Labour has launched a proposal to grant a cross-party select committee emergency powers if Boris Johnson fails to appoint a new ethics adviser.
It comes after the prime minister’s ethics adviser Lord Geidt quit last week, saying he “could not be party to advising on potential law breaking”.
Mr Johnson‘s official spokesperson has said there were no plans to replace Lord Geidt.
MPs will vote on Tuesday on whether the Public Administration and Constitutional Affairs Select Committee (PACAC) can appoint its own independent adviser on ministerial code breaches and initiate its own investigations if the role remains unfilled.
Labour deputy leader Angela Rayner said: “The prime minister has driven both of his own hand-picked ethics advisers to resign in despair in just two years, leaving an ethical vacuum in Downing Street.
“Labour will put Number 10 in special measures to prevent this prime minister running roughshod over the rules, dodging accountability, and degrading standards in public life.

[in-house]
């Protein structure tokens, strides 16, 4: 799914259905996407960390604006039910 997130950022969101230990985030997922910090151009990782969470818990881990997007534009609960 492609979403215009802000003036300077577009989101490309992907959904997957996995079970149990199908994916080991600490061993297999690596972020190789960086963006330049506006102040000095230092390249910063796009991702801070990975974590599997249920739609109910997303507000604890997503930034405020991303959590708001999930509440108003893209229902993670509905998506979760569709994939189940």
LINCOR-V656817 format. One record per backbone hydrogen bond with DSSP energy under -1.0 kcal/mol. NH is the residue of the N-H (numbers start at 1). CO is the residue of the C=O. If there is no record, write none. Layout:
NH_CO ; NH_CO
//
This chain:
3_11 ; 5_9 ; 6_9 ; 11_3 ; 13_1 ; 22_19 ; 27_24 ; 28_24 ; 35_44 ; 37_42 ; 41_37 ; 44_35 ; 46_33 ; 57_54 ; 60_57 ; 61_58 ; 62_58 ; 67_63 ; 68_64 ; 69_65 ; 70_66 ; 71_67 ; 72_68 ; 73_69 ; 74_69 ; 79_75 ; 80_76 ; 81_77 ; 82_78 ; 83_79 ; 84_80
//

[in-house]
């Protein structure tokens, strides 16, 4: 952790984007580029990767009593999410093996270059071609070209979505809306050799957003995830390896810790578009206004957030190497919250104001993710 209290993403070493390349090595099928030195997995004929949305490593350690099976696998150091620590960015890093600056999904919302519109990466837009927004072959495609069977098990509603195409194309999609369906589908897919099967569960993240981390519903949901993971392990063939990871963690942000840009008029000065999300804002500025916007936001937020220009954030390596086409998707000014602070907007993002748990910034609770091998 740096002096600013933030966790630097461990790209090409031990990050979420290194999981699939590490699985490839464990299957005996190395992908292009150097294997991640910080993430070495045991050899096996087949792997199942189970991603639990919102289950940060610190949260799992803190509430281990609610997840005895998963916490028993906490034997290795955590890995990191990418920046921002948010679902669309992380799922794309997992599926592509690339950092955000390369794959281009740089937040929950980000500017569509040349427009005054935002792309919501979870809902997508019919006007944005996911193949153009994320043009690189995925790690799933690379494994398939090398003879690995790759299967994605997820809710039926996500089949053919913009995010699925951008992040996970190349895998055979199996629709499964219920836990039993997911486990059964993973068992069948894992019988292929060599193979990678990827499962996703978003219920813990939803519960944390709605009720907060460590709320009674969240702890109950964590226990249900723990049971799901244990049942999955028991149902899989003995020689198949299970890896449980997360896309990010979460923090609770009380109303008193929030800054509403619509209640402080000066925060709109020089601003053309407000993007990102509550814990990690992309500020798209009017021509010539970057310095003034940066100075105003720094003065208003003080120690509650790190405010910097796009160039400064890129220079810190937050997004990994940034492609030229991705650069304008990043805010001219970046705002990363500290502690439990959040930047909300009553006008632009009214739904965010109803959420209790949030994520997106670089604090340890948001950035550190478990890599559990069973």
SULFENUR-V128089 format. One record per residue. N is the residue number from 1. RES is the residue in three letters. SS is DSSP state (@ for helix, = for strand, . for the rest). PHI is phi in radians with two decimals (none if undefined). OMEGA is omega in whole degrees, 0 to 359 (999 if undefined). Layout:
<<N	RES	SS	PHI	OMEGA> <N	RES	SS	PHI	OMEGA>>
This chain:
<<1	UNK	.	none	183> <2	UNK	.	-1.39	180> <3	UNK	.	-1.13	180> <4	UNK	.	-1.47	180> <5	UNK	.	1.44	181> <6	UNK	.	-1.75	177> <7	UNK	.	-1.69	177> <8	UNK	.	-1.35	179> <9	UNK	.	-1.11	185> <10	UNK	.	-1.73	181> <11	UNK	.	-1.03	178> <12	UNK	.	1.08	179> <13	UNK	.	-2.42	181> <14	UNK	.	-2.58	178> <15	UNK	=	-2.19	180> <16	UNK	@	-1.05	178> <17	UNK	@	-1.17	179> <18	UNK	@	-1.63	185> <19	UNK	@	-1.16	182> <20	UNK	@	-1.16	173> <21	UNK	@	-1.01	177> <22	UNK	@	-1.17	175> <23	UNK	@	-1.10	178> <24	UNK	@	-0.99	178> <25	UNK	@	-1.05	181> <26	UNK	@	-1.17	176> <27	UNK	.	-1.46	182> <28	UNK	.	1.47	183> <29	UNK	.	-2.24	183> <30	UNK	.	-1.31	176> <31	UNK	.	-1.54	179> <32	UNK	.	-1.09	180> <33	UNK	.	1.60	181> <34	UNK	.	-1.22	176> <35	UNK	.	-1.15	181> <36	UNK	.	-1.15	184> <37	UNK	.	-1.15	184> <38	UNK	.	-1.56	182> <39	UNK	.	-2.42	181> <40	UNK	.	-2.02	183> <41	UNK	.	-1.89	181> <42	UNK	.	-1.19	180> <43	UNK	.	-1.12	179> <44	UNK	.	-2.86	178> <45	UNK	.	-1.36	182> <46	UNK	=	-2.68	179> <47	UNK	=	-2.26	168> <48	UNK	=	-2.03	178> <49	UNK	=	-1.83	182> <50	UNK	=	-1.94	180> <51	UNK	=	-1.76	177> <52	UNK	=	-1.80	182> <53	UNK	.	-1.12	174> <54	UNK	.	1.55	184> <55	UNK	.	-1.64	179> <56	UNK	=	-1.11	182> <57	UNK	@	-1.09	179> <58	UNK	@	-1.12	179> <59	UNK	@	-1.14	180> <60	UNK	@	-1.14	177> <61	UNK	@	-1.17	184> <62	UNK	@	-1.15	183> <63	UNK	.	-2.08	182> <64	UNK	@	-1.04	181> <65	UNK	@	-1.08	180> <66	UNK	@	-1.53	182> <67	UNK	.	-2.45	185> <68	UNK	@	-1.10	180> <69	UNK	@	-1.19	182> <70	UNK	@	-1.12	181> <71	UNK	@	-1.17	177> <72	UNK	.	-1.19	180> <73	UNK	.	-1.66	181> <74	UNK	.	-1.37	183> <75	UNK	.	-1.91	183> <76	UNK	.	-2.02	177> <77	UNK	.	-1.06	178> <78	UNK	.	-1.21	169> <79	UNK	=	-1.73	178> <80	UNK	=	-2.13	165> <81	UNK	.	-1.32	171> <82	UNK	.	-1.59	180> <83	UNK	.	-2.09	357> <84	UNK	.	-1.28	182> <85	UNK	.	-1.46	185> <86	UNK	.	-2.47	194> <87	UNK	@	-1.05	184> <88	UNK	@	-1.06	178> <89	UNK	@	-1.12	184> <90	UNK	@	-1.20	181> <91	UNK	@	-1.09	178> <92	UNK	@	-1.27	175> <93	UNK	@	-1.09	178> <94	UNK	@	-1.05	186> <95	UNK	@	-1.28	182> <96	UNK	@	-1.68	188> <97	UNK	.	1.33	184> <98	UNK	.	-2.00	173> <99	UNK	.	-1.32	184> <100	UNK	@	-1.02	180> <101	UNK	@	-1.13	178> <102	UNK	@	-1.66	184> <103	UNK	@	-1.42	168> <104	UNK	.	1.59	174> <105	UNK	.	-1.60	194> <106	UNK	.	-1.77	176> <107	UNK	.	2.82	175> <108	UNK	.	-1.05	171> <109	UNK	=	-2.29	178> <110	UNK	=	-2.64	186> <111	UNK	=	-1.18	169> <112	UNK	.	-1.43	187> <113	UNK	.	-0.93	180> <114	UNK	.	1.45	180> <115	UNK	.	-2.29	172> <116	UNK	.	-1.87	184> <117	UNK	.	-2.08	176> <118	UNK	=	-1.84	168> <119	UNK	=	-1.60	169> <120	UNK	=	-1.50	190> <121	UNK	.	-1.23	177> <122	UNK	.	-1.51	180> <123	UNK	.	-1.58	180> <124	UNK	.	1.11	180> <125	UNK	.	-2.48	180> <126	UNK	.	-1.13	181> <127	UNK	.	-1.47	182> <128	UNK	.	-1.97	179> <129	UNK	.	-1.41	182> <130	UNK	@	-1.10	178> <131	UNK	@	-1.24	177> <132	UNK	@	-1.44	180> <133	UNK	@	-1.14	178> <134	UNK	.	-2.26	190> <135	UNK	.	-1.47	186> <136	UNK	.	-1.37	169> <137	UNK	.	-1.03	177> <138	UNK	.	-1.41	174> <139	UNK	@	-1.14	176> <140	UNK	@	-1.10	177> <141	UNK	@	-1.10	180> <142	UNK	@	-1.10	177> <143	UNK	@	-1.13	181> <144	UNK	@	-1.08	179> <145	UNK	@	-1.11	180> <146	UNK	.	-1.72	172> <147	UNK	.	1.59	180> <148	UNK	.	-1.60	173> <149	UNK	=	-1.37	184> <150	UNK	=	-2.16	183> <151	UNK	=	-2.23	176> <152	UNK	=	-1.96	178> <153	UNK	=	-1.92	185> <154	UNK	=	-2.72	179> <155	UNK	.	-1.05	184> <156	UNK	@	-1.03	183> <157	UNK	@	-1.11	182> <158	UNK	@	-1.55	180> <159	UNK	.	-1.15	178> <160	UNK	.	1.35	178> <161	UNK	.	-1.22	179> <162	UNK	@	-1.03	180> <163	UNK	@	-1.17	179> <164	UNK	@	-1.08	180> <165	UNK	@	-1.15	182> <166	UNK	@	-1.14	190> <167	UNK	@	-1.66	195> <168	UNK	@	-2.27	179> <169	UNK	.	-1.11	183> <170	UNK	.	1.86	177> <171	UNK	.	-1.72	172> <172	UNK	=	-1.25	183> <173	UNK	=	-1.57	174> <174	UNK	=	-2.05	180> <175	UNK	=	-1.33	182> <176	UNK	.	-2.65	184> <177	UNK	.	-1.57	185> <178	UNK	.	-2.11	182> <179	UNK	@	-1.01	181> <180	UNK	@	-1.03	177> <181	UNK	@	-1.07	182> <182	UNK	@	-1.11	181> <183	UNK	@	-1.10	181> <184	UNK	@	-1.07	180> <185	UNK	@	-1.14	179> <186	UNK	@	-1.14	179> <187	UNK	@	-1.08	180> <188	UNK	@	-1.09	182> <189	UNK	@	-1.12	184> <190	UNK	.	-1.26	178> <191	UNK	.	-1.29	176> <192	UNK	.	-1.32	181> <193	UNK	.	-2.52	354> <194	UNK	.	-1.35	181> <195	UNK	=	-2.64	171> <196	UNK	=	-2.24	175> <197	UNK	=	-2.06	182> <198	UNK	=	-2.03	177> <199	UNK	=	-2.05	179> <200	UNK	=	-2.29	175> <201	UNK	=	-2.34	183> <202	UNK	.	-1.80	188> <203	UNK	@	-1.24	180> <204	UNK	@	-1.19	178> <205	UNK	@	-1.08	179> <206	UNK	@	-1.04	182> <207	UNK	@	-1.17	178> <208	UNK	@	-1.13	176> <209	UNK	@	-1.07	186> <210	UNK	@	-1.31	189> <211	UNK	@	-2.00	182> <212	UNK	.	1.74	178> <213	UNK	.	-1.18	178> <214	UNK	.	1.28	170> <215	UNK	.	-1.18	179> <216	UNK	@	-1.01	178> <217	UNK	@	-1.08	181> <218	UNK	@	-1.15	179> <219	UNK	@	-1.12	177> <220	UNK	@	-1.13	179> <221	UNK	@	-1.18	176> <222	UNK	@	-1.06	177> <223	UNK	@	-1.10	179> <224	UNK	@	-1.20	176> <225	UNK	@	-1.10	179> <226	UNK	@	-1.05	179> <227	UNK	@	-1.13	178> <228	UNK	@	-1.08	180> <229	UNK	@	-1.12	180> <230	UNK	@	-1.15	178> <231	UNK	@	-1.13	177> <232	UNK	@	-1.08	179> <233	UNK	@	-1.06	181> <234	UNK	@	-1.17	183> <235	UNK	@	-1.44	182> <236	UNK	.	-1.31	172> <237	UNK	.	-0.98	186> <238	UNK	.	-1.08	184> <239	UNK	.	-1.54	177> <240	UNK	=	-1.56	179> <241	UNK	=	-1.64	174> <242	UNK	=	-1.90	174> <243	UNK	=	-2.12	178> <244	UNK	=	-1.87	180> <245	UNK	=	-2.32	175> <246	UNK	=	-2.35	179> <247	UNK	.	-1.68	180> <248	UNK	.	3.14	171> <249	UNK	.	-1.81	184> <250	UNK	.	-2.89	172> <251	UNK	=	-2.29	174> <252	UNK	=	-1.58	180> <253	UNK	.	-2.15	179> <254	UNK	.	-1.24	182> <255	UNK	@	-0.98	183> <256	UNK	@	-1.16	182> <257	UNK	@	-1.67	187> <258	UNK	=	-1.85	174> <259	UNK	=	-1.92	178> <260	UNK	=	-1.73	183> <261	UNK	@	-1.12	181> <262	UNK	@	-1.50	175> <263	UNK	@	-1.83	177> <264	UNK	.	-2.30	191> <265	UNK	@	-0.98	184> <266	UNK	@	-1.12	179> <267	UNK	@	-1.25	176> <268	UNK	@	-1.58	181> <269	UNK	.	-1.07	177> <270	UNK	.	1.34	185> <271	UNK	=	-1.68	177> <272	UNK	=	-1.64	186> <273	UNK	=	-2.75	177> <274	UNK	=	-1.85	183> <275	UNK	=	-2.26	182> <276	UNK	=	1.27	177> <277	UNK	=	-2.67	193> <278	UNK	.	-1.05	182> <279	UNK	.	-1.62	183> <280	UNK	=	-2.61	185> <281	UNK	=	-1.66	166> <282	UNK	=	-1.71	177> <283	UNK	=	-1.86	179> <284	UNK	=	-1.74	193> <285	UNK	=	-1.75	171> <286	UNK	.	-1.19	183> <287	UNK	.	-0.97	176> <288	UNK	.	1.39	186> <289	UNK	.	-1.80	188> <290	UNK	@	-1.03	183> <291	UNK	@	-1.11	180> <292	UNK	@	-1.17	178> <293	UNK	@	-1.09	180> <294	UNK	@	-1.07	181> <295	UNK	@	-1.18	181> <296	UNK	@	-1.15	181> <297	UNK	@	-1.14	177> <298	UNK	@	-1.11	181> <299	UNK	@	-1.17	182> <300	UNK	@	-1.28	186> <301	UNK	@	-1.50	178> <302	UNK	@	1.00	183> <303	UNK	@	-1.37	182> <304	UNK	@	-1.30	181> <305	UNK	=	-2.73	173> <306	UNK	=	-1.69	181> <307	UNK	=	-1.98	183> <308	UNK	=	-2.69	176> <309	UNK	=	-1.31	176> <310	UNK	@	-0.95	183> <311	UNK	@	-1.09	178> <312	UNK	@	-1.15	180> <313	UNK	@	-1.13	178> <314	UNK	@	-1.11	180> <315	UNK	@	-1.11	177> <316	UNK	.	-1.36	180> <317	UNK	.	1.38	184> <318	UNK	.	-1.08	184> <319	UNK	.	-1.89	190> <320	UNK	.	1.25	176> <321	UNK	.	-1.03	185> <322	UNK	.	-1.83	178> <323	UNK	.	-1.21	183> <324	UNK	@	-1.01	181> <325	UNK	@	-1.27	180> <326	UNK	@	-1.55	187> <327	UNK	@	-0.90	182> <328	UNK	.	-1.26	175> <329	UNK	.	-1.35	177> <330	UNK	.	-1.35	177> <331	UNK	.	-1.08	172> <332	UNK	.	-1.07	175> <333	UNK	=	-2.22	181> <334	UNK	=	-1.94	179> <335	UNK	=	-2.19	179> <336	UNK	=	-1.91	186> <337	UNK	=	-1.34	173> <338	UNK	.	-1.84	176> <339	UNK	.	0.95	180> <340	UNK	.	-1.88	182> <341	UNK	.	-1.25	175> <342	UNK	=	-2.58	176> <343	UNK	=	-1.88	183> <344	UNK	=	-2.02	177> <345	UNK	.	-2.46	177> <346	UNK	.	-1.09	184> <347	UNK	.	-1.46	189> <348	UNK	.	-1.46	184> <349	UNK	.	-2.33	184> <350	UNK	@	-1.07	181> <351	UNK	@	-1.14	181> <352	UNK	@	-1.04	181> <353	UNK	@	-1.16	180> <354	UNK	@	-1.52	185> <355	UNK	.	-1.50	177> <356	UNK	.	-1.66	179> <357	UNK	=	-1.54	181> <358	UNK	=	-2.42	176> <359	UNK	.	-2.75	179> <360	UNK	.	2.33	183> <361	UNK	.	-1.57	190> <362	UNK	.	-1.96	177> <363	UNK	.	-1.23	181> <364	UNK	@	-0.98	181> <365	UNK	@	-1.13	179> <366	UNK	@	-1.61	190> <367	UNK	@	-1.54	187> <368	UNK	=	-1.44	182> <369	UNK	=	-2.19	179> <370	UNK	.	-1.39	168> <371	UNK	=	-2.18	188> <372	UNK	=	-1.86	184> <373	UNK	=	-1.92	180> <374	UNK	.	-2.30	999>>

“While this sleaze-ridden prime minister is propped up in office by Conservative MPs, the government is totally unable to tackle the cost of living crisis facing the British people.
“Labour’s proposal would ensure that a cross-party group of MPs is given powers to step in and monitor this rogue prime minister’s behaviour until a new, genuinely independent adviser is confirmed.
“This vacancy must not only be filled, but the role urgently reformed as the Committee on Standards in Public Life has concluded. It’s time for Conservative MPs to stop propping up this disgraced prime minister and back Labour’s plan to clean up politics.”
Lord Geidt became the second independent adviser to resign under Mr Johnson, saying the prime minister had left him in an “impossible and odious position”.
Prior to standing down last week, he admitted he had considered resigning over Mr Johnson’s response to his partygate fine for breaking COVID-19 rules.
Explaining to the prime minister why he was leaving, Lord Geidt said he believed “by a very small margin” that it was possible “to continue credibly as independent adviser” after partygate.
In his resignation letter, Lord Geidt said he had been asked to offer a view on “measures which risk a deliberate and purposeful breach of the ministerial code”.
“This request has placed me in an impossible and odious position,” he said.
“The idea that a prime minister might to any degree be in the business of deliberately breaching his own code is an affront.”